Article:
"We cannot allow our country to be part of an international agenda, driven by foreign funds and by so doing, losing our independence and our African values of the family and society,” wrote John Cardinal Njue, chairman of the Kenya Episcopal Conference of Bishops in a letter titled Let us Uphold Human Dignity.

The article that the Bishops wrote against, titled “Kenya joins global birth control push”, mentioned that Kenya is among the countries that have “signed up to a new $4.2 billion (Sh356 billion) drive to promote family planning services”, adding that leaders of more than 20 developing countries made “bold commitments” to address “financing and delivery barriers” that women face who seek contraceptive services and supplies.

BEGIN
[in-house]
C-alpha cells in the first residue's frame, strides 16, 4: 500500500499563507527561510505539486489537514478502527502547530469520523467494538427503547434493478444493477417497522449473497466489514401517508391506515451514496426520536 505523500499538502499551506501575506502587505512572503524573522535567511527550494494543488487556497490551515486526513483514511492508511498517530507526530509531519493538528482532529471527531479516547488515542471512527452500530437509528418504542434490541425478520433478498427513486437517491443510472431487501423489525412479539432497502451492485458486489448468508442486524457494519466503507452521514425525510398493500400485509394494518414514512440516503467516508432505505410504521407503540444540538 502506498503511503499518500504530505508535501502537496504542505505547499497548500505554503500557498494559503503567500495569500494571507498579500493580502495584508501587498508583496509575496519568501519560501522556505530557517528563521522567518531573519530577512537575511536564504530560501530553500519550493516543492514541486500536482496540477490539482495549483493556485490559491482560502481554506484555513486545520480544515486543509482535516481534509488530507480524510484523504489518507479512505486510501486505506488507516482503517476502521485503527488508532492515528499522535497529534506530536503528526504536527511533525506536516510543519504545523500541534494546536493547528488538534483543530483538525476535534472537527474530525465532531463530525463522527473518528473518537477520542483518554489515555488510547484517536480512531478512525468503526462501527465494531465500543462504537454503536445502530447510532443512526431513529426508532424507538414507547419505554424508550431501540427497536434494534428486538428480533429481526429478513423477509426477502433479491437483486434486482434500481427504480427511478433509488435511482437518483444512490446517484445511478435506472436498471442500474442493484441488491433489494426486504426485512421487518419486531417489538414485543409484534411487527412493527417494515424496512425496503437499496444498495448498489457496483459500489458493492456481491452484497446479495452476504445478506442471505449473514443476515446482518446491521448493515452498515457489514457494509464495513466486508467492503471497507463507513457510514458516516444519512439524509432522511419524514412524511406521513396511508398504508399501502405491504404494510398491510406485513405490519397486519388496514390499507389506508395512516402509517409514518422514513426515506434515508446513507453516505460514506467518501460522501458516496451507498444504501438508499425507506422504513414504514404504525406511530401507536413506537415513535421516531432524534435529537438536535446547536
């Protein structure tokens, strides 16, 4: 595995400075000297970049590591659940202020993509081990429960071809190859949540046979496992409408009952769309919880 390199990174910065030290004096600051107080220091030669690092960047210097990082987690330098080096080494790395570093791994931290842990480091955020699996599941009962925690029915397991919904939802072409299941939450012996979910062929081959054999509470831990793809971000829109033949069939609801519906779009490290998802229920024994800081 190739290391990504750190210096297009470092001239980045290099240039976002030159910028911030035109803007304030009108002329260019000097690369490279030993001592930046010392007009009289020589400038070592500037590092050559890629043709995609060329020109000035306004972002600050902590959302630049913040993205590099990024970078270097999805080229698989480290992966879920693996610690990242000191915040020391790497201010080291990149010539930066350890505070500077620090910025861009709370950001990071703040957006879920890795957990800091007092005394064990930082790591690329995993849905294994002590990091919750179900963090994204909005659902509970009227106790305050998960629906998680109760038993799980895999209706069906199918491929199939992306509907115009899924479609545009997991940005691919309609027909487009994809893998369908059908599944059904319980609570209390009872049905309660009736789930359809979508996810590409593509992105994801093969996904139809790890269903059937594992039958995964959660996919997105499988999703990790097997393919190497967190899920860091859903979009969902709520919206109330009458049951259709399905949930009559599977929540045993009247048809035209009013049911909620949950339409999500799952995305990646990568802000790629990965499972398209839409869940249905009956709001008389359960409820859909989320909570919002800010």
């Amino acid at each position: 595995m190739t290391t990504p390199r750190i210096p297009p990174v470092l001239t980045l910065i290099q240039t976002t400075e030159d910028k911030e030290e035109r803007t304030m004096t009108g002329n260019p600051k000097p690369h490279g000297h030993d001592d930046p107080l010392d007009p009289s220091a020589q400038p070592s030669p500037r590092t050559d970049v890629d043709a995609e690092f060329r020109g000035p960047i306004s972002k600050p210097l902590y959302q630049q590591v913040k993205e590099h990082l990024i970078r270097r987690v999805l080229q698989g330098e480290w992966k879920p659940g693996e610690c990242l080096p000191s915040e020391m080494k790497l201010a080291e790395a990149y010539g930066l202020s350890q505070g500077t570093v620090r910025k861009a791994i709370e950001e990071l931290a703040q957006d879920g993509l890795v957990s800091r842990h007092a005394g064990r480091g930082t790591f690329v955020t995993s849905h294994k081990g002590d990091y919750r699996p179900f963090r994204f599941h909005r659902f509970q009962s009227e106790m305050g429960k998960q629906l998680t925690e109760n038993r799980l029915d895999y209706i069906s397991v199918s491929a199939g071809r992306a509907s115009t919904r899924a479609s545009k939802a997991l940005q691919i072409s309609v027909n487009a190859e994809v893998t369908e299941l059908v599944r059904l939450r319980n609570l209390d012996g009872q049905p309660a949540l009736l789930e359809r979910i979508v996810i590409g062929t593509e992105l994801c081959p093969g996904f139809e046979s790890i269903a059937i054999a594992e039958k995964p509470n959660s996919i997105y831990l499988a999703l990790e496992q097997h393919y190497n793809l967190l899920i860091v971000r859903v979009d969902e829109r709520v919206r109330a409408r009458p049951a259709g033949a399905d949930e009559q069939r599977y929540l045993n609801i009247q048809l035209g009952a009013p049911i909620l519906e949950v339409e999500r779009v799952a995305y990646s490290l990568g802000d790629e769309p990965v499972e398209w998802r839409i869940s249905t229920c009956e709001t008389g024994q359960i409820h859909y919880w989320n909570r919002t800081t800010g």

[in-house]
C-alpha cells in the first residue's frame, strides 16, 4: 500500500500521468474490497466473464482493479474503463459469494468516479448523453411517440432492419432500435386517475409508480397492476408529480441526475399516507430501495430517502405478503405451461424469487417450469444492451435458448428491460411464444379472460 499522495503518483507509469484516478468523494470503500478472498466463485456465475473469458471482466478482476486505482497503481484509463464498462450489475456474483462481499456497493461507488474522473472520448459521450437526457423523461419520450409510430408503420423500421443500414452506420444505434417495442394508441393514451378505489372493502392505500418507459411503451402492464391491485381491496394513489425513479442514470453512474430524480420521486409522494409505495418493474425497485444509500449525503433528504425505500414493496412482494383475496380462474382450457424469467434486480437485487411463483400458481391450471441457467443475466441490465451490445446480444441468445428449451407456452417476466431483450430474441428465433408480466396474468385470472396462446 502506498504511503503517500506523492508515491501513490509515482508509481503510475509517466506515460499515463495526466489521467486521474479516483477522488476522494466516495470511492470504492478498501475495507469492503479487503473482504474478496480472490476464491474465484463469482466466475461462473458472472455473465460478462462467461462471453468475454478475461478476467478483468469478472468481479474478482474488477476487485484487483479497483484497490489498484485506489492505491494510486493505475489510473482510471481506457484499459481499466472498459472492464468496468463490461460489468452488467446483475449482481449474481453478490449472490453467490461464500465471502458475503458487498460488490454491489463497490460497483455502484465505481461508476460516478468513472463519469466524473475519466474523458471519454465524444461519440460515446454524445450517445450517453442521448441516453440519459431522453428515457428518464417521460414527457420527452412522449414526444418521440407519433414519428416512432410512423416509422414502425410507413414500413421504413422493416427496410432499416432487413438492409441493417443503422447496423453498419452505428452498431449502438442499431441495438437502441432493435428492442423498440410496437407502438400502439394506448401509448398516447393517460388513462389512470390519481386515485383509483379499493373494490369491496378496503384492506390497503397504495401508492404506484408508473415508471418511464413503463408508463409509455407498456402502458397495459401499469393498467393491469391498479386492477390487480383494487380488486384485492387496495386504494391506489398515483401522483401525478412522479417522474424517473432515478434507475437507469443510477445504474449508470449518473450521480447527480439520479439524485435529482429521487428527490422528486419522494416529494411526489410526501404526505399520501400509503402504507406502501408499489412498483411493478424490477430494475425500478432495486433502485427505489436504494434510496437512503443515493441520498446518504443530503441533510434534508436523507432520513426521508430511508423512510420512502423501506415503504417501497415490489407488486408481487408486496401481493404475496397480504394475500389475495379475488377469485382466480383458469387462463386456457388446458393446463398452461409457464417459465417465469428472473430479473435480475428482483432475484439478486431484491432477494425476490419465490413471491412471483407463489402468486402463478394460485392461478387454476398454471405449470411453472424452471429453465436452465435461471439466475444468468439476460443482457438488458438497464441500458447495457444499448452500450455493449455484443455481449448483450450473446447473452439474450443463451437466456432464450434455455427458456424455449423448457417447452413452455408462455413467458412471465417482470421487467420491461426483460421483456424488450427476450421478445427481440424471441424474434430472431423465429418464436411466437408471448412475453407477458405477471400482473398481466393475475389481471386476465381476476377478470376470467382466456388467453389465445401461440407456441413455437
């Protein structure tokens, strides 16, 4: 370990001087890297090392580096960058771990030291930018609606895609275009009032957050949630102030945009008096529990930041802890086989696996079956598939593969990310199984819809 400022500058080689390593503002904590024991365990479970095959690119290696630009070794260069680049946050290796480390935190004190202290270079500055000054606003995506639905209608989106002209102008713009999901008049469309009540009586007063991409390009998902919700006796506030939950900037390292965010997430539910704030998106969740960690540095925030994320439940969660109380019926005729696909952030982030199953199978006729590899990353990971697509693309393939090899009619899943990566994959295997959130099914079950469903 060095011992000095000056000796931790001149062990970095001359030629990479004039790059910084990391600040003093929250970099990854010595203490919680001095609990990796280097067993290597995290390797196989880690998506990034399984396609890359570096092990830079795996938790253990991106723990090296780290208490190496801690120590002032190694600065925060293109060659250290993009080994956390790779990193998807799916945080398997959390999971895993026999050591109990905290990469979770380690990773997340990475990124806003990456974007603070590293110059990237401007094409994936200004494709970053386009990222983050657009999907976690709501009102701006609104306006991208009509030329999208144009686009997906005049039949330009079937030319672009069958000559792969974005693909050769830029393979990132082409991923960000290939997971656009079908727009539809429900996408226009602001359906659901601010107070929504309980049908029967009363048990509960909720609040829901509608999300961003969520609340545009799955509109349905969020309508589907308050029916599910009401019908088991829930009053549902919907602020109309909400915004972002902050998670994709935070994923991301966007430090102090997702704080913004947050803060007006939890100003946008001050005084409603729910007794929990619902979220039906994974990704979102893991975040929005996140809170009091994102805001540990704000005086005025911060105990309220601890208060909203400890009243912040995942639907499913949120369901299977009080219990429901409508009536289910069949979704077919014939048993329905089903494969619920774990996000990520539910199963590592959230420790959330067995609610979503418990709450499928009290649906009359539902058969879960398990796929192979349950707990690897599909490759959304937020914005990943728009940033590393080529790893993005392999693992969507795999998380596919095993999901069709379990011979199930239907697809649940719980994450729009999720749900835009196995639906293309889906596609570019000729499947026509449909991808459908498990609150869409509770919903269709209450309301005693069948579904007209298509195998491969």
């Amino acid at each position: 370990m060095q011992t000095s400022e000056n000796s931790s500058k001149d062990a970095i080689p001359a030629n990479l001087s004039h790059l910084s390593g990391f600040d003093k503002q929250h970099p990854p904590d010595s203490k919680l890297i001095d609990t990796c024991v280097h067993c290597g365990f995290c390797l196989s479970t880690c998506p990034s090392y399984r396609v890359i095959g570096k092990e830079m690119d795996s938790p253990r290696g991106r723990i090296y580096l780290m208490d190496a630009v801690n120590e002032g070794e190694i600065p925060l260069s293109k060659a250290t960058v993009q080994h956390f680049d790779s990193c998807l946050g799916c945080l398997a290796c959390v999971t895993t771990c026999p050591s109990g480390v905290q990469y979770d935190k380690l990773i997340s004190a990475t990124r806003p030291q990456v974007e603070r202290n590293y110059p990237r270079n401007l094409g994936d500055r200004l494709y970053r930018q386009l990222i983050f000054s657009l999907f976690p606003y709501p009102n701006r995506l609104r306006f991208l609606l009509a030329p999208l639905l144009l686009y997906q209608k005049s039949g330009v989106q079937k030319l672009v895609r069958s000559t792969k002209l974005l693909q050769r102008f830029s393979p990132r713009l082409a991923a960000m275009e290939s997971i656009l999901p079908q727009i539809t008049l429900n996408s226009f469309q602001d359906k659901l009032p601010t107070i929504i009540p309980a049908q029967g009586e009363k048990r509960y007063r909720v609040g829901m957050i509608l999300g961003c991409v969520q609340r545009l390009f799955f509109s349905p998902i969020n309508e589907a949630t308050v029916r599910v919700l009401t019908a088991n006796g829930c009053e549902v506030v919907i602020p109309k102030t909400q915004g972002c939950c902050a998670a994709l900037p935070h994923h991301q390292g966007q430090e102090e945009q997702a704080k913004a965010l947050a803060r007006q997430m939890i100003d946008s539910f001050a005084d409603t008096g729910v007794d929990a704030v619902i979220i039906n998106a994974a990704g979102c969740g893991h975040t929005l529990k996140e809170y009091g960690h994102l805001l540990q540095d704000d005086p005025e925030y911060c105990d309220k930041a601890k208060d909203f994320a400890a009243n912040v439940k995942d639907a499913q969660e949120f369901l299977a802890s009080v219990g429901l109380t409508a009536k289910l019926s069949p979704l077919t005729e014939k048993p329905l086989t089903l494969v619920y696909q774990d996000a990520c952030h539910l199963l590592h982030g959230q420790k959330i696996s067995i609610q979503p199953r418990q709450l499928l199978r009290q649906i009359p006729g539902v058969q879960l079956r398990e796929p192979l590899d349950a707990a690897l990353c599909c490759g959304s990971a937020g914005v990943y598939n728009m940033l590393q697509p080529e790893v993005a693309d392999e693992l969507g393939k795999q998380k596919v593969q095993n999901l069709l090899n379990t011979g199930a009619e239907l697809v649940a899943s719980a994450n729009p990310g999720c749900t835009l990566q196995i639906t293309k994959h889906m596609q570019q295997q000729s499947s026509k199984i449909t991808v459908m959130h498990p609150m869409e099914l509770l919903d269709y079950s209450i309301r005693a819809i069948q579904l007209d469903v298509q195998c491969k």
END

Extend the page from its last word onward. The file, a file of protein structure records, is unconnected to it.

The article also mentioned that Planning minister Wycliffe Oparanya attended a summit in the U.K. as part of the World Population Day where the Bill & Melinda Gates Foundation, co-hosts of the event, “underscored the importance of access to contraceptives as both a right and a transformational health and development priority.”

But the country’s Catholic Bishops made it clear that they would have nothing to do with the “artificial family planning programme” by “foreign forces”.

“[T]he use of contraceptives […] is both dehumanizing and goes against the teaching of the church, especially in a country like Kenya where a majority of the people are Christians and God fearing. It already threatens the moral fabric of the society and is an insult to the dignity and integrity of the human person.”